Kanye’s Pilgrim’s Progress: Authenticity as Salvation Virtue in “Two Words”
Two words, Chi town, raised me, crazy
So I live by two words, “**** you, pay me”
Screaming, Jesus save me
You know how the game be
I can’t let em change me
Cause on Judgment Day, you gon’ blame me
Look God, it’s the same me
- Kanye West, “Two Words” (2004)
One of the cardinal virtues in hip-hop culture is authenticity. (Anyone recall the early aughts pain that was DMX profanely shouting “Do You!” loudly on Funk Flex Vol. 4?) From exhortations to “Do you” to endorsements like “he a real one,” every card carrying member of hip-hop culture prizes authenticity.
So does Kanye West but in an altogether distinct way.
I would argue no hip-hop artist has tethered his sense of spiritual salvation to the preservation of his authenticity quite like Mr. West.
From the aspirational anthems of The College Dropout, the grappling-with-fame narratives of Late Registration and Graduation, to the vulnerable soul-bearing of 808’s, to the twisted confessions of MBDTF and beyond, Kanye has sought to prove that despite all the external changes of that fatal car crash, critical acclaim, and global superstardom — and all the hedonism and opulence that comes with — Kanye essentially remains Kanye, scarred but still authentic.
Authenticity as Salvation Virtue in Kanye’s Religious Imagination
A central pillar of the religious imagination in Kanye’s discography is what I call the doctrine of authenticity, namely that sincerity is next to godliness.
The ability to stay sincere, to remain as authentic as one was prior to the treacherous journey to fame and after arriving at said fame seems synonymous with spiritual salvation, according to Kanye.
Here I believe, Kanye, who grew up in the church, clearly mirrors Christian religious tropes of the “exile” and the world of fame as arena of contaminating godlessness.
As a result, every so often themes of staying Kanye and staying true pepper the lyrics of Kanye’s discography. But Kanye isn’t a common rapper simply epousing authenticity for the sake of authenticity like your typical rapper might. For Kanye, authenticity is pronounced, as in “Two Words,” for the sake of spiritual salvation.
Kanye’s Spin on Paul Bunyan’s Pilgrim’s Progress
These bars on “Two Words” unearth one of the critical questions of Kanye’s debut album and by some extension his career: Can Kanye reach his dreams and navigate the soul-sucking perils and celebrity adventures of fame without losing his authentic soul or self?
In many ways, Kanye’s lyrics here (and elsewhere) find a parallel to the classic Christian allegory: Pilgrim’s Progress.
In Paul Bunyan’s allegory, the protagonist, Christian, leaves the City of Destruction and will reach the Celestial City (heaven) successfully if, after receiving God’s forgiveness, he navigates the trials and adventures of the world without falling into fatal temptation or damnation.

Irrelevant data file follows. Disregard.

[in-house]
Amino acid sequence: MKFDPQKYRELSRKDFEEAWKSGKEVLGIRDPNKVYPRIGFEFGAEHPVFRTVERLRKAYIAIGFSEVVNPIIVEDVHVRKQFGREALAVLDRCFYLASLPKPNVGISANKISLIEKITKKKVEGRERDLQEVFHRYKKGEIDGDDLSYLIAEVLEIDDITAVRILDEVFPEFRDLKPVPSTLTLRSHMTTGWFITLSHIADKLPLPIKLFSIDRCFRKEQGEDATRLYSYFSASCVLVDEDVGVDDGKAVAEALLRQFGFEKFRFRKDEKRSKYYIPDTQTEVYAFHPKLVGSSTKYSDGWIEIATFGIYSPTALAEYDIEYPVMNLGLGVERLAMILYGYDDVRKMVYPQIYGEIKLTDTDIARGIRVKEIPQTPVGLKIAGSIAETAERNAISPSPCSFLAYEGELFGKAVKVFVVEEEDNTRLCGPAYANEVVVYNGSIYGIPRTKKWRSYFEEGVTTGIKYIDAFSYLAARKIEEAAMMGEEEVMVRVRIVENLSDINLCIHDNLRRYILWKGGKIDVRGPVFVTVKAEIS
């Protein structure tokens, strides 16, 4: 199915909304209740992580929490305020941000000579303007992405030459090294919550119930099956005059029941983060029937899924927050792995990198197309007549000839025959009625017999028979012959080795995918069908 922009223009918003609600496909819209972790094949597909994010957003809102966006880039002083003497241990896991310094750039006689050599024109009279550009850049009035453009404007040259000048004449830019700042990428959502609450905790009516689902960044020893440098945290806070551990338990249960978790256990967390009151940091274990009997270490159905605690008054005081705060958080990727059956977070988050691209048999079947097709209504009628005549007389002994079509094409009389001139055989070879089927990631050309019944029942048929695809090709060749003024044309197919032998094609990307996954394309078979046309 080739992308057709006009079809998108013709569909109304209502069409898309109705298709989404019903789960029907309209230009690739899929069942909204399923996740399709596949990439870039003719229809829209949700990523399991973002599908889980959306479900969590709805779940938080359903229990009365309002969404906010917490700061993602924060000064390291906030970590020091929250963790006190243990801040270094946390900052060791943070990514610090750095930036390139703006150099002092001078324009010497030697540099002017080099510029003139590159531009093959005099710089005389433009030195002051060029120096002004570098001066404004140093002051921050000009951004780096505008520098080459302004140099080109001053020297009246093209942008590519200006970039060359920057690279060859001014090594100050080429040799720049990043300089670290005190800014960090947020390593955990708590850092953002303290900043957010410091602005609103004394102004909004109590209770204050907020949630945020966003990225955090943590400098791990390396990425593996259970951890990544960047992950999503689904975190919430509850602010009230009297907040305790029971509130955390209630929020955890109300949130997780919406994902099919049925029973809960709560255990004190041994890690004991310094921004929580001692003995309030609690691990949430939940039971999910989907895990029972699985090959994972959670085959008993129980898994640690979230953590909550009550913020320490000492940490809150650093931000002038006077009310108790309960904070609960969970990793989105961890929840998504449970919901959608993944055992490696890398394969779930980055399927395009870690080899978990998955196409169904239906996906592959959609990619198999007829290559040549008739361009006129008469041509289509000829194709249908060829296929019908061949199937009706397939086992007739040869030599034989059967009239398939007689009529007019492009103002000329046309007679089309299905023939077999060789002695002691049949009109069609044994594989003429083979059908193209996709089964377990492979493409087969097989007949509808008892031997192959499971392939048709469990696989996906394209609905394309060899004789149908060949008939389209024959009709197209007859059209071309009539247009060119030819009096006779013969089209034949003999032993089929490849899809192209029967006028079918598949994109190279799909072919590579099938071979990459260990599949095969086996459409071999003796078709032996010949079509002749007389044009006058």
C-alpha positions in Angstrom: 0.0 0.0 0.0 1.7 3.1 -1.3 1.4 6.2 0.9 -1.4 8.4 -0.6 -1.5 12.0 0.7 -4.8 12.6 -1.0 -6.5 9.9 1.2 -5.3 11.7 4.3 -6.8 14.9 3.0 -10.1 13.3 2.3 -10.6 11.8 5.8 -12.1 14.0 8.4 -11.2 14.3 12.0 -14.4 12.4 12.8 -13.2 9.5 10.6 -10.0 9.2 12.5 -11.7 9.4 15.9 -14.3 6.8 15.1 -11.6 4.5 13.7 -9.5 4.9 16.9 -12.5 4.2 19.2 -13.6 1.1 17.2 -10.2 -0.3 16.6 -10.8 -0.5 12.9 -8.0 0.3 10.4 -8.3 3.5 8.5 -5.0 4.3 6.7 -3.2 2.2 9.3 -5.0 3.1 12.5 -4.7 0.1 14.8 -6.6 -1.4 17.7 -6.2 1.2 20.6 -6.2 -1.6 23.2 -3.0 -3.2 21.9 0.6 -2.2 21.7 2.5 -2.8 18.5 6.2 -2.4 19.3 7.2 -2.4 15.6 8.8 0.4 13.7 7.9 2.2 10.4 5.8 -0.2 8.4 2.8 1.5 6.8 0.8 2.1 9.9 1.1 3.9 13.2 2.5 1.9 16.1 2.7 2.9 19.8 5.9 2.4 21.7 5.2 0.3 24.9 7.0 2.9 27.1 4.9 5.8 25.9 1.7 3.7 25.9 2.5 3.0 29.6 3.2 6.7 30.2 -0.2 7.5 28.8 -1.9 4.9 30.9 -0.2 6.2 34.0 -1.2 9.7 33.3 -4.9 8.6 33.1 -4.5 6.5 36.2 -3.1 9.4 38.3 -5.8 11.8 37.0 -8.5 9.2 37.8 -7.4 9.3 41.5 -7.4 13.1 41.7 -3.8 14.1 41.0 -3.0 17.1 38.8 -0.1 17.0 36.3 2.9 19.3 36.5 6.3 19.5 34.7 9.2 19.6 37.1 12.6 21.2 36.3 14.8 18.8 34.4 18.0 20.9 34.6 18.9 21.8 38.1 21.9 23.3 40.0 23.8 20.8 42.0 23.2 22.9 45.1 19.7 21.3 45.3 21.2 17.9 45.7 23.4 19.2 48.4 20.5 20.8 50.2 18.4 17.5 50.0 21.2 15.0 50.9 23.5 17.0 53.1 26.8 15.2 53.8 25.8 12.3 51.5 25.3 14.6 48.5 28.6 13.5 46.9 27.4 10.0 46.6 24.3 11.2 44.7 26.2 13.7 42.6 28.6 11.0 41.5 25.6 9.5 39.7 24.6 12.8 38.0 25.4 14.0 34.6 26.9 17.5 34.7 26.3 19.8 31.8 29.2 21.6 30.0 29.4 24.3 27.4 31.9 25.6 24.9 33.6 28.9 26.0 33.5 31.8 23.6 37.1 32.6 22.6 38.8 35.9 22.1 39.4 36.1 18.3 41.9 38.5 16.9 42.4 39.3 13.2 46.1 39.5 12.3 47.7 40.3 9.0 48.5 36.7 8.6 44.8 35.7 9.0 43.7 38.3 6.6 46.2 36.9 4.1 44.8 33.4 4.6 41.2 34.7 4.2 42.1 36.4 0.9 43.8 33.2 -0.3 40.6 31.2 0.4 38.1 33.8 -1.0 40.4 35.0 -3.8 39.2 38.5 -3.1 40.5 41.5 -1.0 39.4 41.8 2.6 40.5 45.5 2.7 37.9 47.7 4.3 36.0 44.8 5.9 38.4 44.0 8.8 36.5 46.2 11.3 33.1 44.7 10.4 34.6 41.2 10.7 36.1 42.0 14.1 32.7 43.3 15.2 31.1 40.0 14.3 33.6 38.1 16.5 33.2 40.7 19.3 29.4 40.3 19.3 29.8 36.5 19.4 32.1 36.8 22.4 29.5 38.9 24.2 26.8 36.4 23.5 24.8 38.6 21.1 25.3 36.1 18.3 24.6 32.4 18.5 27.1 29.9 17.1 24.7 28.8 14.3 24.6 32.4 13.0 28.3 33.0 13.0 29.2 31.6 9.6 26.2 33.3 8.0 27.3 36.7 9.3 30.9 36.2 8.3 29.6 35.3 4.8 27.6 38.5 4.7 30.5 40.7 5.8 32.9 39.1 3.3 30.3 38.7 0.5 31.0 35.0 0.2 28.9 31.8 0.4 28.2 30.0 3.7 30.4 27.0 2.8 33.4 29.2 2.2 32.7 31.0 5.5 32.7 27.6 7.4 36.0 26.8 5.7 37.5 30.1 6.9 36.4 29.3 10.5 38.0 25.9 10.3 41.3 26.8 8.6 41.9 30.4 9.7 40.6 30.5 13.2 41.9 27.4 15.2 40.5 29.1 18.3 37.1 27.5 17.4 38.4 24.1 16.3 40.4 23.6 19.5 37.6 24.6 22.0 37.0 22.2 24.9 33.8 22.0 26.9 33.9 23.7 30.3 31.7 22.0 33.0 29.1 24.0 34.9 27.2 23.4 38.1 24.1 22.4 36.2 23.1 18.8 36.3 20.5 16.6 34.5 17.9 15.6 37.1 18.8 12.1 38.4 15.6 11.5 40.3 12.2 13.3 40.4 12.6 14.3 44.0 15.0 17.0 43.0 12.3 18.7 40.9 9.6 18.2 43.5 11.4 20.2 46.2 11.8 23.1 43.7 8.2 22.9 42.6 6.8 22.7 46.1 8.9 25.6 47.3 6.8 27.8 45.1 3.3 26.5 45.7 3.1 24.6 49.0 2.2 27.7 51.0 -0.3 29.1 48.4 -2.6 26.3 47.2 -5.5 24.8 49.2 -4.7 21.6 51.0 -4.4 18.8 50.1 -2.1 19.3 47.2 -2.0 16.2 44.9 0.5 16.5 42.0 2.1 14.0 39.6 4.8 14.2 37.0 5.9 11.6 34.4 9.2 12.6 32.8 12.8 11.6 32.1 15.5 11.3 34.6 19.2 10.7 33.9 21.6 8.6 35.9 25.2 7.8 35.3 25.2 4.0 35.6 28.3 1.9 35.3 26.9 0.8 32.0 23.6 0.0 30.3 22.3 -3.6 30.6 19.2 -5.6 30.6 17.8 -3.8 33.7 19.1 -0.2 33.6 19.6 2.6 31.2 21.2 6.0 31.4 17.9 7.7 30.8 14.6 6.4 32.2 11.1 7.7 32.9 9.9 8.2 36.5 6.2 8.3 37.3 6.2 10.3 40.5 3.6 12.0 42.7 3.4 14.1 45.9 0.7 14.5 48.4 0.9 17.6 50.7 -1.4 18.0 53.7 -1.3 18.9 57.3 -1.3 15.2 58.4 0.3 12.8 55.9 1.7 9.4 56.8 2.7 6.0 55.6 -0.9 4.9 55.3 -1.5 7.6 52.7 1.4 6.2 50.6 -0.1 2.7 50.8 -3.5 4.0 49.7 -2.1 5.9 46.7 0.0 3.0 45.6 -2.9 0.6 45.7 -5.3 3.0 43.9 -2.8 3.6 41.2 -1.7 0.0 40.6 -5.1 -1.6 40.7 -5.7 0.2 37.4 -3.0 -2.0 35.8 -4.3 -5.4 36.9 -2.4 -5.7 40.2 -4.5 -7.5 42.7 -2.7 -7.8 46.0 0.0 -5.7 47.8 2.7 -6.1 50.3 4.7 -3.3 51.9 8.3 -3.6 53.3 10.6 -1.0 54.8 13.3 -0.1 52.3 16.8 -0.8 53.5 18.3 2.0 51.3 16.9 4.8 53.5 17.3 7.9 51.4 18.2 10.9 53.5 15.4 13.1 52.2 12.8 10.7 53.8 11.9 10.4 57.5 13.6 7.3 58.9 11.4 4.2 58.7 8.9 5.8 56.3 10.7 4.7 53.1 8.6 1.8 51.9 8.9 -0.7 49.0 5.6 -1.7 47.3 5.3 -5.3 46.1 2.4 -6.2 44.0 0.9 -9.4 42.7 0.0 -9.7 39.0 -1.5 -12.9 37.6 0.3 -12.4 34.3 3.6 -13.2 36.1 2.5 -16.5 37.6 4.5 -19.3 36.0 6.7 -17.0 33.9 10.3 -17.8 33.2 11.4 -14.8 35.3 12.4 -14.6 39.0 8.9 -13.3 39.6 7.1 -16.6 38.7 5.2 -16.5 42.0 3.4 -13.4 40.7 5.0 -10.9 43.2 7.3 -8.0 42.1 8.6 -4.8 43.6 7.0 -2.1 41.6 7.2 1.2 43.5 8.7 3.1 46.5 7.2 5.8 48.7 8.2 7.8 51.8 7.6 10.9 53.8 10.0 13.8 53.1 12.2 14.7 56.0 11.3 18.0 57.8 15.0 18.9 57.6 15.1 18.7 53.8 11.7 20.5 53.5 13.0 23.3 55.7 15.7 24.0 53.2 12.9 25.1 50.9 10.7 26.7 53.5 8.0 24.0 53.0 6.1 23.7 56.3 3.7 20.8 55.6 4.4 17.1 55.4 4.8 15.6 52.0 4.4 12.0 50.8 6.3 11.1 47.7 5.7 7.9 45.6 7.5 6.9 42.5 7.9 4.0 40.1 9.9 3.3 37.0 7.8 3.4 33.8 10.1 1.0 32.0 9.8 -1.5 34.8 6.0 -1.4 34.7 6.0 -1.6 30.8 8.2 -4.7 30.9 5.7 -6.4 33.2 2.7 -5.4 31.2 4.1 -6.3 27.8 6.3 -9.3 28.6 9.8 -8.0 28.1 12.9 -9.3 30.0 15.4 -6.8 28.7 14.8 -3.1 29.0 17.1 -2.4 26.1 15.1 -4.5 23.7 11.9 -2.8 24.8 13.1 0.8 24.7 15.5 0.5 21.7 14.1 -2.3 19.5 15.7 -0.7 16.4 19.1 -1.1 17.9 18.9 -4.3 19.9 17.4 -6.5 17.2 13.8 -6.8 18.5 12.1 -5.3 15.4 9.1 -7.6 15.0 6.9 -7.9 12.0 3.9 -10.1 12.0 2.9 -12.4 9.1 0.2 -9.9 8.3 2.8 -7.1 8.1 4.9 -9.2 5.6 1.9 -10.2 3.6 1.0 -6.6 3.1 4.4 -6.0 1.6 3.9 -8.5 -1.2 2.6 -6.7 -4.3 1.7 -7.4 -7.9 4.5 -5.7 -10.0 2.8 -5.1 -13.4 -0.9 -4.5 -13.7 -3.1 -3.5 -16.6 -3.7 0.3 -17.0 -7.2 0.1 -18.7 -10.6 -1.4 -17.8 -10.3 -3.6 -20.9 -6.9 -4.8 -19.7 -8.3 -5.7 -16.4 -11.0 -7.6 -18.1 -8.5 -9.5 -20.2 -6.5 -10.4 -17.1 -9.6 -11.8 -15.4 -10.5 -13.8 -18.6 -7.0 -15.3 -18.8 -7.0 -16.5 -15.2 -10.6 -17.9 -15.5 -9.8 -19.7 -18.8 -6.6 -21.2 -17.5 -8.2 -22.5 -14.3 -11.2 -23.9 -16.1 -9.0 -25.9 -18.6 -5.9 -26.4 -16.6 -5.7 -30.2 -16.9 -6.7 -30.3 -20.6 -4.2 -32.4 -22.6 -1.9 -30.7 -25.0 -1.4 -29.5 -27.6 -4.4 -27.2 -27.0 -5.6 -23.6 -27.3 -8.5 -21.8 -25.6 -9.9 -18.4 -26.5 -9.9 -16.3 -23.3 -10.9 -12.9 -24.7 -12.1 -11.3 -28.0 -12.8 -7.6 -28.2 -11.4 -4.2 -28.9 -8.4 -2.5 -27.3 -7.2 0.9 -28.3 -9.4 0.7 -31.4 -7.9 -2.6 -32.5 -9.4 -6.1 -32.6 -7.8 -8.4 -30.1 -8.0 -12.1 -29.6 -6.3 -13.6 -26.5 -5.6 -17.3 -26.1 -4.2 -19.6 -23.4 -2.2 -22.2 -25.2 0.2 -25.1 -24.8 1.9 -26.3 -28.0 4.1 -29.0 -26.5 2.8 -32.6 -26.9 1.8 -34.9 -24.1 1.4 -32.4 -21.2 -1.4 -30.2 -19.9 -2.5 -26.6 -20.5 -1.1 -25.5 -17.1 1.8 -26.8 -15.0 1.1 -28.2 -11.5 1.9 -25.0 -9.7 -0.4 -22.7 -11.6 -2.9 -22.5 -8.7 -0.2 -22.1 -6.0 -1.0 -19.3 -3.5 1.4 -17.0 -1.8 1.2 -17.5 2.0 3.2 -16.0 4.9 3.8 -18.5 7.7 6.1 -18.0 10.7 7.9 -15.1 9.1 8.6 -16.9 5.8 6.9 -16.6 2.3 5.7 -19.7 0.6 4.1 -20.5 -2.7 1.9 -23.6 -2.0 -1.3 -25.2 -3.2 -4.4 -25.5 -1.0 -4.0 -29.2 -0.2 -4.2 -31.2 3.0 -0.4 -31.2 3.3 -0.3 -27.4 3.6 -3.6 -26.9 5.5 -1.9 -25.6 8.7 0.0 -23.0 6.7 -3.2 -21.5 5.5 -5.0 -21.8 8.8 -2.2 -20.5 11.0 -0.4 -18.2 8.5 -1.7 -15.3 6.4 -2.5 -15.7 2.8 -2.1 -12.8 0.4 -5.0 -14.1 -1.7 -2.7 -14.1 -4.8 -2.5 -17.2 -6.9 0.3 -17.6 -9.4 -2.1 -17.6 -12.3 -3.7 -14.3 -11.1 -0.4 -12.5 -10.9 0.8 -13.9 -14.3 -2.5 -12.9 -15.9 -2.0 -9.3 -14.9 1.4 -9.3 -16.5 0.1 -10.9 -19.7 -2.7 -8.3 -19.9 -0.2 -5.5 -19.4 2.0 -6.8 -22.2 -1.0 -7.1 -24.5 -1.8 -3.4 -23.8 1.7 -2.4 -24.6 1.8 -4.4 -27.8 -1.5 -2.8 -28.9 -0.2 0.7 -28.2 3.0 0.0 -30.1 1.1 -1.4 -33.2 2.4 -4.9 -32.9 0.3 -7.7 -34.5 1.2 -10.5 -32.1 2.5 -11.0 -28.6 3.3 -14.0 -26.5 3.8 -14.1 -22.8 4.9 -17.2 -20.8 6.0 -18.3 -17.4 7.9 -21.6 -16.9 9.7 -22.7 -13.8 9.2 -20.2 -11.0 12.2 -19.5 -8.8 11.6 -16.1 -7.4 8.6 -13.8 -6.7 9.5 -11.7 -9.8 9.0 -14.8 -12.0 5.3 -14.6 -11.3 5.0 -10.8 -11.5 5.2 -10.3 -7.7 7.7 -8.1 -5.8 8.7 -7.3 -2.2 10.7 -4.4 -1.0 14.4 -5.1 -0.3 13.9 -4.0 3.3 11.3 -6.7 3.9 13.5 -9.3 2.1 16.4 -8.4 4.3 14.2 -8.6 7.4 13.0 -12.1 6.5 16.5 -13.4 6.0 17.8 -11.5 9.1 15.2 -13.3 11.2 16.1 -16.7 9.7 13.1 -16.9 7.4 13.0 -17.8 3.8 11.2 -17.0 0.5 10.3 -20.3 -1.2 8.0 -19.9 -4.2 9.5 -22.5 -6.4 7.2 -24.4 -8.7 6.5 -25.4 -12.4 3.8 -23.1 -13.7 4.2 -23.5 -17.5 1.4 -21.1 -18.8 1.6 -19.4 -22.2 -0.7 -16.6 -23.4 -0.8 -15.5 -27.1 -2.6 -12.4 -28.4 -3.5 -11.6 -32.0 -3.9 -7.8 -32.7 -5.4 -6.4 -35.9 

In Kanye’s religious imagination, if he can manage to attain fame and superstardom without changing or being changed by “the game” — on judgment day, he can plead his case: “Look God it’s the same me.”
Where Christian has to navigate the tempting perils of Vanity Fair, the dark night of the soul in Doubting Castle and the Slough of Despond, Kanye must deal with the game of the music industry, fame, and all its soul-trapping pitfalls; but he also must navigate the American context where he must “war with terrorism, racism” and himself, and of course, the devil: “God show me the way because they devil tryin’ to break me down” (“Jesus Walks”).
Kanye, Prophet of Hip-Hop’s Religious Imagination?
While there’s much more to discuss about authenticity as a salvation virtue in Kanye’s music — including how this intersects or diverges from ideas of works based righteousness, other seminal, relevant songs, and how this authencity viture fits with Kanye’s Christology in the line “screaming Jesus save me!”— that will have wait for another time.
More pressing is this: What do we gain from this type of reading of Kanye’s religious imagination and this doctrine of authenticity?
First, we come to appreciate the earnest vulnerability and soul-searching of his artistry, both in its overt and subtle forms.
Second, we gain insight into some of the religious imagination of hip-hop culture — and by some extension, American popular culture.
Third, we witness how religious imagination syncretizes and shifts through different mediums. Traditional Christian theology would posit that the authenticity to be preserved is the dignity of humanity being made in God’s image (Genesis 1:26–28) though this image — our ability to mirror an reflect God by relating rightly to him, others, and his creation — is tragic broken through sin. This image is restored by saving faith in Jesus Christ’s atoning work (Romans 3:21–23) but in no way is authentically living out of one’s humanity grounds for salvation. Placed classic theology inconversation with this reading of Kanye’s articulation in “Two Words,” we may have a new spin on religious imagination that unveils the pressing spiritual questions and beliefs emerging from hip-hop culture.